It’s where you know people from, it’s why you can nod and say hello to person you would otherwise never know. It’s how you met the plumber that sorted out the loo under the stairs. It’s where you found out about that local charity. It’s how you know your friends, how you met your partner, how you connect with your family and your neighbours. In all that and more, it is glorious.

Local sports journalism is important.

For most of us it is the only place to access regular, well thought out opinions and inside information about our clubs. 30 seconds of analysis from whichever pundit they’ve got on whichever streaming service currently owns the football league rights is… not enough.

The Athletic is only going for the bigger names right now. Those who write about the bigger clubs. But, if they’re successful, they will come for the rest of our beloved journos.

Over 50 football journalists in the UK have joined The Athletic. Their pay has been doubled, they have been given equity.

Local papers cannot compete with that. It’s yet another in-road to the complete alienation of fans without the cash for subscription services.

Now. In my tech industry-based opinion, I’m not entirely sure The Athletic will succeed. It’s well backed but the model is somewhat… optimistic. Although, not turning a profit doesn’t seem to be much of a hinderence to tech companies these days (hi Uber!).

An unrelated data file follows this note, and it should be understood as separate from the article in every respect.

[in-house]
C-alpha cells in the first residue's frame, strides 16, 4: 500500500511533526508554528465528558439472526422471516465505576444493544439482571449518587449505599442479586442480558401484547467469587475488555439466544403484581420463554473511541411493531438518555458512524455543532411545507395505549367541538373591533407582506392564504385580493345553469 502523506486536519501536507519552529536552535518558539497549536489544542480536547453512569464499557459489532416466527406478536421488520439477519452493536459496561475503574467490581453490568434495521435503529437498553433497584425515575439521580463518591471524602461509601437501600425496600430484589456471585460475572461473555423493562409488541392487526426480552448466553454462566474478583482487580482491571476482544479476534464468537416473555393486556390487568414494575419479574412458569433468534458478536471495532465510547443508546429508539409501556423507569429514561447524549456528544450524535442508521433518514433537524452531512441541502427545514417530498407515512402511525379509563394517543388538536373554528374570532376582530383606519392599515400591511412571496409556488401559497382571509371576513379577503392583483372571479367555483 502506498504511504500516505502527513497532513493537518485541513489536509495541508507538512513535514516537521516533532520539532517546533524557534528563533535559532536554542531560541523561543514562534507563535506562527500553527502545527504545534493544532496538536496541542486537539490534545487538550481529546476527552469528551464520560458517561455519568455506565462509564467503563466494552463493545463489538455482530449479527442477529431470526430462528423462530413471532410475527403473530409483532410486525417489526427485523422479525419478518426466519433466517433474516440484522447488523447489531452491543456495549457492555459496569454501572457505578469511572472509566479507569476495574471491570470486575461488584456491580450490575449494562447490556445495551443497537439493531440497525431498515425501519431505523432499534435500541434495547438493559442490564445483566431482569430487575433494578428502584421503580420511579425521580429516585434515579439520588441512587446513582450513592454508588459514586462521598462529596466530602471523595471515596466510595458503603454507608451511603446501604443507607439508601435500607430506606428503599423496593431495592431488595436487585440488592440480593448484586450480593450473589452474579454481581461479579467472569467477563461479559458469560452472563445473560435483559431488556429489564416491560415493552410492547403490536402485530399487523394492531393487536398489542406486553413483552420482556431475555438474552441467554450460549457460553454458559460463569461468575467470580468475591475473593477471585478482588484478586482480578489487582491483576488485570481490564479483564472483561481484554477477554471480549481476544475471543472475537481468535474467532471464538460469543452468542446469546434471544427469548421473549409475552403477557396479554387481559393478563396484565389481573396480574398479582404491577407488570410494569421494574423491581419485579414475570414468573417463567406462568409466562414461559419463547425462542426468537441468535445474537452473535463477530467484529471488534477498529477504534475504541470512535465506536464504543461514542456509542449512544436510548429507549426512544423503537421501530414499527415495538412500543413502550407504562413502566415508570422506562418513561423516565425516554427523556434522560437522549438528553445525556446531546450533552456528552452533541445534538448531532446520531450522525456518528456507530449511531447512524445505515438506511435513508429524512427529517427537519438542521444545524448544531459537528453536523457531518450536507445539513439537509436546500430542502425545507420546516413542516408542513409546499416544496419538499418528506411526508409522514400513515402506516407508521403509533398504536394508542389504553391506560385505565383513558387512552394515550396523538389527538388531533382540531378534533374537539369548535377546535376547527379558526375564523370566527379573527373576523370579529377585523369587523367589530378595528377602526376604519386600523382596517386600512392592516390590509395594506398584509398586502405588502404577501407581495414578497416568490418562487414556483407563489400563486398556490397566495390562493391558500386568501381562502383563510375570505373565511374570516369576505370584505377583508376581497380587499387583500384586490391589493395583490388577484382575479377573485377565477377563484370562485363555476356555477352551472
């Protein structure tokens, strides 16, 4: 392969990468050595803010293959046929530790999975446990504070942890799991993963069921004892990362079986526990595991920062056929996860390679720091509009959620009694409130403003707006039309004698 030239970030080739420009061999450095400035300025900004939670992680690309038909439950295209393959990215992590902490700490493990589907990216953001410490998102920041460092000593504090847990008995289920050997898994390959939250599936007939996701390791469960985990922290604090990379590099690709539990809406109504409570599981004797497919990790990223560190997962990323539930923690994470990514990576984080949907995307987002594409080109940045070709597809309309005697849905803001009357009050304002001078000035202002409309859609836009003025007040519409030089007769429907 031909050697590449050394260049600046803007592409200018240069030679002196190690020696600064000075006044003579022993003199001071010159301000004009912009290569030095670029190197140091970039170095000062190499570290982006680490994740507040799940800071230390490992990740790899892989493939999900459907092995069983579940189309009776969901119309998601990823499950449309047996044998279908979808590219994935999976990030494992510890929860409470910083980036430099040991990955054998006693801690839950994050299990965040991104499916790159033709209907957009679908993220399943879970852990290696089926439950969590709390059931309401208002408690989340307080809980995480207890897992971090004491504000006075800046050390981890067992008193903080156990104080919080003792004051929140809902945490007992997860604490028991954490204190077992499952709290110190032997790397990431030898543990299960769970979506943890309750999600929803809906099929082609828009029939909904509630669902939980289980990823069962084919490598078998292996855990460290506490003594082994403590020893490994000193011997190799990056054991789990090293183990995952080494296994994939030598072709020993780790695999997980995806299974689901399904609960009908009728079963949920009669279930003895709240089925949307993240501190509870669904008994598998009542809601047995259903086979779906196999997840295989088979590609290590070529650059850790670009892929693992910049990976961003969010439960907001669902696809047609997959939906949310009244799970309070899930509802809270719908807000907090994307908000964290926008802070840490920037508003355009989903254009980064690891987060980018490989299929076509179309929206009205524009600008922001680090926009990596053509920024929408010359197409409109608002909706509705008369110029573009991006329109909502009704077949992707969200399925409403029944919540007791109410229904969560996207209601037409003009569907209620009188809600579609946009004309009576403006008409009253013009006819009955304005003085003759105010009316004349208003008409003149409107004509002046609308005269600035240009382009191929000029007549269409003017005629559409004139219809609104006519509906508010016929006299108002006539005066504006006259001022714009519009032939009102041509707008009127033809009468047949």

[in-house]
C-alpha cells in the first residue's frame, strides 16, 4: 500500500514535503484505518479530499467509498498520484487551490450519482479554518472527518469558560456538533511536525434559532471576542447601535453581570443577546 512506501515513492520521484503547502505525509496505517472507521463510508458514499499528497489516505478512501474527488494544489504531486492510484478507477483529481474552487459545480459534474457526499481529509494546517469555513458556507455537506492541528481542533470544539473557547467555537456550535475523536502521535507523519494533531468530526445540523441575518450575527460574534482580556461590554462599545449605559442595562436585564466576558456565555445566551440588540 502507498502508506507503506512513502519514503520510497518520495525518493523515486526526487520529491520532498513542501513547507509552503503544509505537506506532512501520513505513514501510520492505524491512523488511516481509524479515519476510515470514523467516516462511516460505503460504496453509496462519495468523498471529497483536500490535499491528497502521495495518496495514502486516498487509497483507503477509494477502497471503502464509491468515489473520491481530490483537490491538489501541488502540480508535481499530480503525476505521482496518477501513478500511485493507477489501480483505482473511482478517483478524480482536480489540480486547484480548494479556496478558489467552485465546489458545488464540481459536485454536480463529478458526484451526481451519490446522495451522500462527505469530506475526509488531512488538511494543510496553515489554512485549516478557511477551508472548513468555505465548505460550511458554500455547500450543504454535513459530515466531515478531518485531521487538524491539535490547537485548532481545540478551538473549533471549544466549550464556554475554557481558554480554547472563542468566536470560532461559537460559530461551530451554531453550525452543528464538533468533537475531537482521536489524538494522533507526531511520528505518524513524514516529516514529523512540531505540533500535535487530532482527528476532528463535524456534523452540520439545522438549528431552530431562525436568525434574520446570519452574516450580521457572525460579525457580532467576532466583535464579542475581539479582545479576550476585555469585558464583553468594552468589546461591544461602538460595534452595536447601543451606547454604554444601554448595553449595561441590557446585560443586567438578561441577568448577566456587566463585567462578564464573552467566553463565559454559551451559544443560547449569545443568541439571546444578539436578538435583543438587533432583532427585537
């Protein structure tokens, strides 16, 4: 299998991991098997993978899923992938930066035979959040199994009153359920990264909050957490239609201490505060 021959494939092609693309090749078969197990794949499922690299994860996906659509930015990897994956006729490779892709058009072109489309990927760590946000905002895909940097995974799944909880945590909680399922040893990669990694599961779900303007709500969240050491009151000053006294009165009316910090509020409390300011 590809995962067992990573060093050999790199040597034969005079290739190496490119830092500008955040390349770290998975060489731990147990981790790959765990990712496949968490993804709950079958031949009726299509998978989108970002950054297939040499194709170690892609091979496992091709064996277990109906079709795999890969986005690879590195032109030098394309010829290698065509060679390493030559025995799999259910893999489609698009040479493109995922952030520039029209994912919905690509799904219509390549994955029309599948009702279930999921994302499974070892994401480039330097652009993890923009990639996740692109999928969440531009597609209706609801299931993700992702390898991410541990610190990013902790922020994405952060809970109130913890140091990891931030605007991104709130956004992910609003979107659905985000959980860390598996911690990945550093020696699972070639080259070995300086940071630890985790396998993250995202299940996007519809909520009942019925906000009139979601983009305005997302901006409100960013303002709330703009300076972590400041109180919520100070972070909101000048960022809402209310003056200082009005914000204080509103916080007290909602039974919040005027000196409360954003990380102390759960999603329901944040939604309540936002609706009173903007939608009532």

The house of cards won’t fall, though, unless we make it. We can choose to not take up the offer. And I think we should.

It means I won’t be seeing much of Phil Hay for a while (I’m not even a Leeds fan) or of the brilliant Daniel Taylor (investigative journalism behind a pay wall, cool), but given the battles we’ve already lost as fans, I think we need to suit up for this one before it’s too late.
Geraint, Swansea (’til I die)


PFM pronunciations
After last week’s mix-up in Belgrade with the written interpretation of United’s player names, it reminded me of something I’ve been meaning to write in for a while.

I was listening to TalkSport a couple of weeks ago and Stuart Pearce was on commentary (I think it was Newcastle v Man United). For the life of me I have no idea why, but he kept pronouncing Joelinton as ‘Joe Ellington’ every time. It conjured up an amusing picture in my head of a bruising centre forward from South Shields, rather than the cultured, albeit slightly naff Brazilian currently toiling up top. Damn those pesky foreigns and their not-at-all-difficult-to-pronounce-unless-you’re-lazy names.

So without further ado, I present the mailbox with the ‘If only they were British this would be so much easier PFM Pronunciation’ XI. I’ve crudely crowbarred them into a no nonsense 4-4-2, because that’s how PFM football should be played.

Ed Ayrson

Matty O’Darmian
David Lewis
Will E. Bolly
Jethro Williams

David Silver
Philip A. Anderson
Bernard O’Silver
Richard Leeson

Anthony Marshal
Joe Ellington

Can mailboxers do better? Can anyone do the opposite?
Lee (Hope this breaks the tedium of VAR and the Sack Race™)